On a busy shift, the patient access registrar might hand out a dozen
or more stuffed animals to anxious young patients. Paula, a
grandmother of 17, is certain of one thing: A furry bear can make
just about anything more comforting.
"The whole point of it is to make the hospital a non-scary
place," she said. "I love kids, and I want to make them smile, not
Thanks to St. John United Church of Christ, there's never a
shortage of stuffed animals available. The Lincoln church's mission
committee started donating bears to ALMH in 1998 because it wanted
to support a local cause.
Every other month during services the church collects donations
to buy bears and other stuffed animals, and volunteers sew tags on
them. In the past, the church has even had a teddy bear picnic to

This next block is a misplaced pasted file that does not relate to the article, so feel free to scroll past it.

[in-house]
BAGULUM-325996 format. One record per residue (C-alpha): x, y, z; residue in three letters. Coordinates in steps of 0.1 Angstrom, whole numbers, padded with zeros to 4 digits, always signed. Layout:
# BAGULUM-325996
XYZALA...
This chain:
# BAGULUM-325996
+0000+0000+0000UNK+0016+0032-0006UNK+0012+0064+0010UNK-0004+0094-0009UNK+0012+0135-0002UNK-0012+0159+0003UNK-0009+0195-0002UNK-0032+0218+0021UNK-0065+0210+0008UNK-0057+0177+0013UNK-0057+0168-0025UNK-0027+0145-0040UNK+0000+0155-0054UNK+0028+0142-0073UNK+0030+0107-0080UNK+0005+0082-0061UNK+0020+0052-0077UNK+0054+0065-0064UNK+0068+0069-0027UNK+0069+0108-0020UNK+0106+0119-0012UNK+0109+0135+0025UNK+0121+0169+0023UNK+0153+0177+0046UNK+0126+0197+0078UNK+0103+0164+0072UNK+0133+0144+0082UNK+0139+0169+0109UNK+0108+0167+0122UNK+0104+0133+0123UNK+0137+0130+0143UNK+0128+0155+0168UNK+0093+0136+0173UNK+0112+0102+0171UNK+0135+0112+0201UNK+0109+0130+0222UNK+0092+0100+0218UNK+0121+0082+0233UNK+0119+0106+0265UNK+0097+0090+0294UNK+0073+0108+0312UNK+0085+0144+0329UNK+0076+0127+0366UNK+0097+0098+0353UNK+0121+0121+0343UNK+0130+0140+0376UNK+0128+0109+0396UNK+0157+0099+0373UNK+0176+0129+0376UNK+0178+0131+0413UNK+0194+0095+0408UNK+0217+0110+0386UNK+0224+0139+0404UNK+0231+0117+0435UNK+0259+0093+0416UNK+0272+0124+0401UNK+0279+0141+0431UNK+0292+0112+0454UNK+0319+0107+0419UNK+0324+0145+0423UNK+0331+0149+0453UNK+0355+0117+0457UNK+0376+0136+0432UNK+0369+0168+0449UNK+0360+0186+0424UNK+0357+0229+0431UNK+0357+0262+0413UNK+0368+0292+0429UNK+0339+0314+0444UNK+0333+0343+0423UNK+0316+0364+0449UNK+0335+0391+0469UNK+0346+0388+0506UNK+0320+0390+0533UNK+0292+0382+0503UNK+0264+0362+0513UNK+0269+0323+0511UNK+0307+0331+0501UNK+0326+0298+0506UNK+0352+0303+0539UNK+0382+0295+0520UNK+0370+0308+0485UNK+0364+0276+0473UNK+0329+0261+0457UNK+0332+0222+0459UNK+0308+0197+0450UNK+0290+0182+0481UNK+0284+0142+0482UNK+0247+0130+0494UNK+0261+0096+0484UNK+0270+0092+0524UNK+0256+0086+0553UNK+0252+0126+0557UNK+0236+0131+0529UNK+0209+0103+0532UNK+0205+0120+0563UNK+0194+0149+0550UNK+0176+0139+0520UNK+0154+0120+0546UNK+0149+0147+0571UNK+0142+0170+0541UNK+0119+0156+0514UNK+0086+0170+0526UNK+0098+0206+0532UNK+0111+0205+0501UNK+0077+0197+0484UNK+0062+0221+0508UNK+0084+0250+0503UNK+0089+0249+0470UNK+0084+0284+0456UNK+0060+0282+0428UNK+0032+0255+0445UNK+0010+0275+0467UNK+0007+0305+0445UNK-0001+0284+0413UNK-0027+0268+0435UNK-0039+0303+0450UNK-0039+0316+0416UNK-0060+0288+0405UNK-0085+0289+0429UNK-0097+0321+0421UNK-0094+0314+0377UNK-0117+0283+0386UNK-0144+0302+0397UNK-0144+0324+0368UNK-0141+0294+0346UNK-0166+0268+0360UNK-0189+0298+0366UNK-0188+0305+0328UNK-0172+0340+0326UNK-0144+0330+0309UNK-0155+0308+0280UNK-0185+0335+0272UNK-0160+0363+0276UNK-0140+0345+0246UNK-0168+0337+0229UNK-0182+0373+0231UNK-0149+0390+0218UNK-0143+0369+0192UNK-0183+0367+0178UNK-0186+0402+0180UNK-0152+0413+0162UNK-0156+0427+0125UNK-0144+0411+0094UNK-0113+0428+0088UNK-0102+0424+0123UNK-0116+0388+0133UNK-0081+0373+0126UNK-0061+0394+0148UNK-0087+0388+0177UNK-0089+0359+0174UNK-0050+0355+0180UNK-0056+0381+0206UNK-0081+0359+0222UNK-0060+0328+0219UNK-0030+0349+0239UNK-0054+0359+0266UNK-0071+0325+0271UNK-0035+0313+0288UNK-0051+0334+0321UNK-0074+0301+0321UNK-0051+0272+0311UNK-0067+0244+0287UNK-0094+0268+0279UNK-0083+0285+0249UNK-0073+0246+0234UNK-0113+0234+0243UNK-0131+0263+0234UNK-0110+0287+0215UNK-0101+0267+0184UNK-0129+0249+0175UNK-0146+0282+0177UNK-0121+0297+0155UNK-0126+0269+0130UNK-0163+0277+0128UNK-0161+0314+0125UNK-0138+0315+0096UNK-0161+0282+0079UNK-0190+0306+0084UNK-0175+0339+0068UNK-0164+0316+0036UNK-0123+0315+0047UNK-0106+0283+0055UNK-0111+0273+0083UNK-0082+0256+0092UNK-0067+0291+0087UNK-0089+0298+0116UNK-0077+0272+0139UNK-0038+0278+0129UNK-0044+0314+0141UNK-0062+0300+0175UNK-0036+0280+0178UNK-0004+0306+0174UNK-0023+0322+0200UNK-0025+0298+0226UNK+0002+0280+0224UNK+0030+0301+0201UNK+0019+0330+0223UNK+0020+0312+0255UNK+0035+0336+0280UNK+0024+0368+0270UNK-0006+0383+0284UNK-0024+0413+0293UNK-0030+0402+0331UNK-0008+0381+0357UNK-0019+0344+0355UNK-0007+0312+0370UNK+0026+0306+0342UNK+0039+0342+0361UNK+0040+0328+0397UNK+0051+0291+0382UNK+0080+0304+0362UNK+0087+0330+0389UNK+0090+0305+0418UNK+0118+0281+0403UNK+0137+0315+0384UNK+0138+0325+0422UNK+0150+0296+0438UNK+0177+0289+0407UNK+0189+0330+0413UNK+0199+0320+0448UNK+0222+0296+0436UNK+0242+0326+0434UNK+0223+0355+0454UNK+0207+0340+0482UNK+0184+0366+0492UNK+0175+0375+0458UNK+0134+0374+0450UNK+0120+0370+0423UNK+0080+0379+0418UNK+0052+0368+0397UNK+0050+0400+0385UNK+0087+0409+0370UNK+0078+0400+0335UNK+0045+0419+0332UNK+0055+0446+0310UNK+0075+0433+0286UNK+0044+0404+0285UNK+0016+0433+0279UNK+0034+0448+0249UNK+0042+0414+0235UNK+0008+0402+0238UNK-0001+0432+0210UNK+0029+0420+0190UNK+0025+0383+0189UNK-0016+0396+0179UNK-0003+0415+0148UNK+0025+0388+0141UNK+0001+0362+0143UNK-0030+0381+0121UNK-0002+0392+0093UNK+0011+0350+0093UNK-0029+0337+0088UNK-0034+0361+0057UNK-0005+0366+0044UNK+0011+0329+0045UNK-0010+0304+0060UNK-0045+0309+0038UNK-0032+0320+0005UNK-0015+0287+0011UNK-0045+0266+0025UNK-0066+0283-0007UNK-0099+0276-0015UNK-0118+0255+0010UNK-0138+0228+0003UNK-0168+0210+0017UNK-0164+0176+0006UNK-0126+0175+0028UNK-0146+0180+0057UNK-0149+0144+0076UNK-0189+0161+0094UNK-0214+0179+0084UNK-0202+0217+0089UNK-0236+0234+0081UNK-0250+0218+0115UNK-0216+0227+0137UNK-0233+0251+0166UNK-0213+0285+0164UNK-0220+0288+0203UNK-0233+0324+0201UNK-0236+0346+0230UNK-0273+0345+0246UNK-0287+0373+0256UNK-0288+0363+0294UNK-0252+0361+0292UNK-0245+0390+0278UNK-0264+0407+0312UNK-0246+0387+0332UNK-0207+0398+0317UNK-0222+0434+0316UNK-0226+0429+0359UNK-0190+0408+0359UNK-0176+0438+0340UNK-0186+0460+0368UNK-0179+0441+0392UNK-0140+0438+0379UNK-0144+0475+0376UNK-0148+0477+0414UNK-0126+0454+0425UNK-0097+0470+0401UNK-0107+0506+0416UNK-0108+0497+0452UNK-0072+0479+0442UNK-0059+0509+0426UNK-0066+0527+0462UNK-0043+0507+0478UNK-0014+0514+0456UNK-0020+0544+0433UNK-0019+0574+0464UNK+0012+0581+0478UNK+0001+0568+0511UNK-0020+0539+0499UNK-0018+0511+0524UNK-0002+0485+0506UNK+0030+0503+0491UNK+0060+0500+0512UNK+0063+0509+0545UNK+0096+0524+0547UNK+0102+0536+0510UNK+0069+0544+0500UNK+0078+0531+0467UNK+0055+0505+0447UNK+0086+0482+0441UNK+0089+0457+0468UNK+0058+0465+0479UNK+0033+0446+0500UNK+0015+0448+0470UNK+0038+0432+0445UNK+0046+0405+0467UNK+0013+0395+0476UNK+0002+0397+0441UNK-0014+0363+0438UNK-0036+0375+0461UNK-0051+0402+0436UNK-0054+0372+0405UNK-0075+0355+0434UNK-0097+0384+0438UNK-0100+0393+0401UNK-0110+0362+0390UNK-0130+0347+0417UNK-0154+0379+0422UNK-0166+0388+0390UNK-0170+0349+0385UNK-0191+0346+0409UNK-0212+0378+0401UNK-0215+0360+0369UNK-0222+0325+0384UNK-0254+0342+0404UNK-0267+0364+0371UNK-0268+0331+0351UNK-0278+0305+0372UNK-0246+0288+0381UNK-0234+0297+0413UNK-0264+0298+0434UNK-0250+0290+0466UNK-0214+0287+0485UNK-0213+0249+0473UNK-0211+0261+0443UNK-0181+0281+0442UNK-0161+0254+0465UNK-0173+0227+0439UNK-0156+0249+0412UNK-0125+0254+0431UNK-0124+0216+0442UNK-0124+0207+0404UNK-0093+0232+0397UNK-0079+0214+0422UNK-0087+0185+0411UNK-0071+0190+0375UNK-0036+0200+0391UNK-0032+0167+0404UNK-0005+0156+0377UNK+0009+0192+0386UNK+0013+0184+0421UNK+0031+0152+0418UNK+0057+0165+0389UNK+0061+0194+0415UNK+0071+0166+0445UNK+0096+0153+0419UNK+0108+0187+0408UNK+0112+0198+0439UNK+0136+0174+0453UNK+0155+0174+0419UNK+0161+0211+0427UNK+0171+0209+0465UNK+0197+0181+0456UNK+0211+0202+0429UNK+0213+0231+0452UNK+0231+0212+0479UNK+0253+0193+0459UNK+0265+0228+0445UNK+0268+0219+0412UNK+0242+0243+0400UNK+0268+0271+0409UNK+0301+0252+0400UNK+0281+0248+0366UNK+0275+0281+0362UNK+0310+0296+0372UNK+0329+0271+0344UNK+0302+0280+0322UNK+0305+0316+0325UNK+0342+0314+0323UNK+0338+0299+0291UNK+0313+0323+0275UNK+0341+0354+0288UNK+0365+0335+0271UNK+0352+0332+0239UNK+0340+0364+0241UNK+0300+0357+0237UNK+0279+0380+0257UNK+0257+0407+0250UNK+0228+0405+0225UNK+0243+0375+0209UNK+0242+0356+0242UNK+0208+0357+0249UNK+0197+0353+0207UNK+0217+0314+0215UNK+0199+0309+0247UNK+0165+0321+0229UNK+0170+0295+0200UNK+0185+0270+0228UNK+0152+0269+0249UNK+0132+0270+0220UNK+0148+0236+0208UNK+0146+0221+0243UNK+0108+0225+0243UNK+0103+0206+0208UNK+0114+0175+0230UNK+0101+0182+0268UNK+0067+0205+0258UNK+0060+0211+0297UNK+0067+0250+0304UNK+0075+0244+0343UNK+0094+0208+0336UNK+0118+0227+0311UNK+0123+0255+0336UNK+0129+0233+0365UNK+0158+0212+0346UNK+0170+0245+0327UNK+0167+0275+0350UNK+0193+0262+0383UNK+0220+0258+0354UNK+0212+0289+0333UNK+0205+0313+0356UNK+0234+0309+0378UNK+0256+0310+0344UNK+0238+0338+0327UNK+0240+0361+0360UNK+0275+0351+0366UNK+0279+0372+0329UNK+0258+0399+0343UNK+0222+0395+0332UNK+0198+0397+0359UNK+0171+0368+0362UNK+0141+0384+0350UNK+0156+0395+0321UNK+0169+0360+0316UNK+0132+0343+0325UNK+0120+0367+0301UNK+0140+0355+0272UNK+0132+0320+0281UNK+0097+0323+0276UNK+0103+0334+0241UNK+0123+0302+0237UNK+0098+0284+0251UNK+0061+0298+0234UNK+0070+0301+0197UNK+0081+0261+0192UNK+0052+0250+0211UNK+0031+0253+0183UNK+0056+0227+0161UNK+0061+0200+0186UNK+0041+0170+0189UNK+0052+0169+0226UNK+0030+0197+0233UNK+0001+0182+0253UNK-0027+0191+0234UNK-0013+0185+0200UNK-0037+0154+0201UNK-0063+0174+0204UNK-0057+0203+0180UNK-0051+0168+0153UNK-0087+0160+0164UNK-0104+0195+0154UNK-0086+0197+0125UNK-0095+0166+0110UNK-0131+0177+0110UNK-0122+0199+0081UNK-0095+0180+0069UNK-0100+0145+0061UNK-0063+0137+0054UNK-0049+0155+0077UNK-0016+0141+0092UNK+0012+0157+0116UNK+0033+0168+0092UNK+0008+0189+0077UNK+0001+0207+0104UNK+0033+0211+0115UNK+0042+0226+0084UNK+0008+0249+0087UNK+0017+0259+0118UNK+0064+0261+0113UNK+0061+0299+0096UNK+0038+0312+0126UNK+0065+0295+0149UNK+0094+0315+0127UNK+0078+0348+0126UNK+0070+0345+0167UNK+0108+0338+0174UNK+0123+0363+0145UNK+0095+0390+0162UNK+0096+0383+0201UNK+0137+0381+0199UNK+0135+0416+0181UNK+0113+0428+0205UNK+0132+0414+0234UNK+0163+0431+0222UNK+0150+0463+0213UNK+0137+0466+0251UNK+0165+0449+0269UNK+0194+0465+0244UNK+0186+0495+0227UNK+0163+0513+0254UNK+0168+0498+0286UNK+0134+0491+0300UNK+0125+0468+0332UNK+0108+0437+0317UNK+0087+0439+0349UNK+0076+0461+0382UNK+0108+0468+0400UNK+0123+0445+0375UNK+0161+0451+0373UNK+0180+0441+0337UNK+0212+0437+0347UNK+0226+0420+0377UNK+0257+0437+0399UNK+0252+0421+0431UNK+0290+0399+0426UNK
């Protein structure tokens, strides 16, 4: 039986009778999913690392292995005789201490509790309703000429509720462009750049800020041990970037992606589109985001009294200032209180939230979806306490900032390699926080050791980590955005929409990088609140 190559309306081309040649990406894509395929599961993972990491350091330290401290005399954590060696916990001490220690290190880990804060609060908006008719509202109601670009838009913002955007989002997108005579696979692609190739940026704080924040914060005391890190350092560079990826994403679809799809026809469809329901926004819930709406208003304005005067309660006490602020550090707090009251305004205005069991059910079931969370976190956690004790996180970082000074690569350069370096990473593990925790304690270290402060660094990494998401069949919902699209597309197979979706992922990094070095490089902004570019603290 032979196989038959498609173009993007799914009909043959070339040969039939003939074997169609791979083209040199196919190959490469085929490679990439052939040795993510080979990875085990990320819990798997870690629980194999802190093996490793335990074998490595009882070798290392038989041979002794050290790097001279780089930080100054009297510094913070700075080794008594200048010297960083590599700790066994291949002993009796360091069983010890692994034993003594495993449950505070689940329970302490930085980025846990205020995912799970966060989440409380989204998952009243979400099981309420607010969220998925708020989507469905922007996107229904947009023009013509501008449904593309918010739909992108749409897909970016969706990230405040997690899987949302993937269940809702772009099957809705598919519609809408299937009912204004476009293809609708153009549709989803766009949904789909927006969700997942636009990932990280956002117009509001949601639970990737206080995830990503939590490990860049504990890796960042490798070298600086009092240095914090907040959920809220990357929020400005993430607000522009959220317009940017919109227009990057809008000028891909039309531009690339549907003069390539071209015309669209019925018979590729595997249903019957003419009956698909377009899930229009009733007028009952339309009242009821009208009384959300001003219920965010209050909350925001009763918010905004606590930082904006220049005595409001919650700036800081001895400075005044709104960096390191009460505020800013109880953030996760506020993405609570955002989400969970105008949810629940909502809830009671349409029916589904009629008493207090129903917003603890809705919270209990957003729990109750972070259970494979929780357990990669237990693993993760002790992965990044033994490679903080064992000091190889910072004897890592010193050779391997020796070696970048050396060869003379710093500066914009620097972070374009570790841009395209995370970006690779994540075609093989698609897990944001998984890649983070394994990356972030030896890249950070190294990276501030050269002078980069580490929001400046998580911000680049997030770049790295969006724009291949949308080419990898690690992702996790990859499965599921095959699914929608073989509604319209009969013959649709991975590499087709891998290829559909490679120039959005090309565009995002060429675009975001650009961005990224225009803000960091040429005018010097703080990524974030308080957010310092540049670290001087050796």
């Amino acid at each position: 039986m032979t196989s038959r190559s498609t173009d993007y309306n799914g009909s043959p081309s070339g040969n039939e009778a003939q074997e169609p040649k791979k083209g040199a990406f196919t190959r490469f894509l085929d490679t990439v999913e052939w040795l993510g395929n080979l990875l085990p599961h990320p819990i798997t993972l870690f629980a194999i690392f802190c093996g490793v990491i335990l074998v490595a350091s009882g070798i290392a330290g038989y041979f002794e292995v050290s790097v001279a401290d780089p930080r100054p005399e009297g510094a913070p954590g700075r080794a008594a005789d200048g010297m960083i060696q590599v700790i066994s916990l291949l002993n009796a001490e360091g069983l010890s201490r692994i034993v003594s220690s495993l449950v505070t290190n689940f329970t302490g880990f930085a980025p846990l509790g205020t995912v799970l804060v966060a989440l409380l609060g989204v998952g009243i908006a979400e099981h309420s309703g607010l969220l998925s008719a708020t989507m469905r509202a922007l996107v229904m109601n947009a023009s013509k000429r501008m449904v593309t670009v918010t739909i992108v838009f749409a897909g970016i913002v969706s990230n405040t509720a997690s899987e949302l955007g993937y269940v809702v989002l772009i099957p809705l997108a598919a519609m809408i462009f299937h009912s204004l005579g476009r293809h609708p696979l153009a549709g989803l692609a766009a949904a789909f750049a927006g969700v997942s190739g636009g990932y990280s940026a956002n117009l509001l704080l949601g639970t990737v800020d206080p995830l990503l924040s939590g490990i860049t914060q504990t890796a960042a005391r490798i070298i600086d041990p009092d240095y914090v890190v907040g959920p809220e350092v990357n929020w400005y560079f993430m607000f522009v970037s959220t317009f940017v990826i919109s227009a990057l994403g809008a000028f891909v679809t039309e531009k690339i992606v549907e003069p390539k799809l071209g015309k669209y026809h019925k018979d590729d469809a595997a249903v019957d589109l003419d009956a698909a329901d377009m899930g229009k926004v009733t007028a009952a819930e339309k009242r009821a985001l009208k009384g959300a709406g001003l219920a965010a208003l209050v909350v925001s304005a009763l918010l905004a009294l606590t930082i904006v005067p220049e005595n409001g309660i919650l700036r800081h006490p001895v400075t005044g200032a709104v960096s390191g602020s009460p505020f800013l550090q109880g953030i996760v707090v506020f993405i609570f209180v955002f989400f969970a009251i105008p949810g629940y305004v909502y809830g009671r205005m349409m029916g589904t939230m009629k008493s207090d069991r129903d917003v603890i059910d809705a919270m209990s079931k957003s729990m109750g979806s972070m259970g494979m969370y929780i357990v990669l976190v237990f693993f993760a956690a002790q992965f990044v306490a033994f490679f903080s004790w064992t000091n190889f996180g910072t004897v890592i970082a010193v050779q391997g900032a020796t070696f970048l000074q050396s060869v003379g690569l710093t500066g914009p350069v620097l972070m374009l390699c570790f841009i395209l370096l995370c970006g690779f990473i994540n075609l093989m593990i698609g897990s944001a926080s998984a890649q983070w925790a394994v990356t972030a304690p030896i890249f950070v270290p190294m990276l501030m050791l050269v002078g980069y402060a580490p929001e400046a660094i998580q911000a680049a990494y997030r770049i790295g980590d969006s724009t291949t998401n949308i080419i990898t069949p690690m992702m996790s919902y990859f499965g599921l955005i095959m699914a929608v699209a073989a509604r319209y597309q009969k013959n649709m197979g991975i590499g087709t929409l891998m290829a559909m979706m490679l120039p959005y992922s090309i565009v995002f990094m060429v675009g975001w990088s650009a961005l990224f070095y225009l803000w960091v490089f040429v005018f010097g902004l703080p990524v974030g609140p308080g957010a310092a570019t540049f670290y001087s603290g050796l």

Support for the program has waned over the years, says Marlene
Wilmert, co-chair of the missions committee at the church. Lately,
however, it's picked up quite a bit. A couple individual donations
plus a $500 contribution from the Germanfest will enable the church
to keep up with demand.
"We've always held fast to this mission because it is local,"
Wilmert said. "These donations will help us be able to keep on
giving for a while."
That's good news for ALMH, because the hospital recently decided
that every pediatric patient should receive a stuffed animal.
Previously, they were reserved simply for inpatients. Every child
under age 8 who comes in for treatment -- even if it's just an
outpatient procedure -- gets a stuffed animal. ALMH employees now
give out 200-300 bears a month.
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Dianne Eigenbrod, manager of environmental services at ALMH,
helps keep the bears stocked in the departments that use them. She
says the brand-new stuffed animals help the hospital with its
mission to create great patient experiences.
Henry-Dahm has seen the calming effect the stuffed animals have
on patients. "If somebody's going to poke things at you, it's nice
to have something to hold on to," she said.
[Text from file received
from Abraham Lincoln Memorial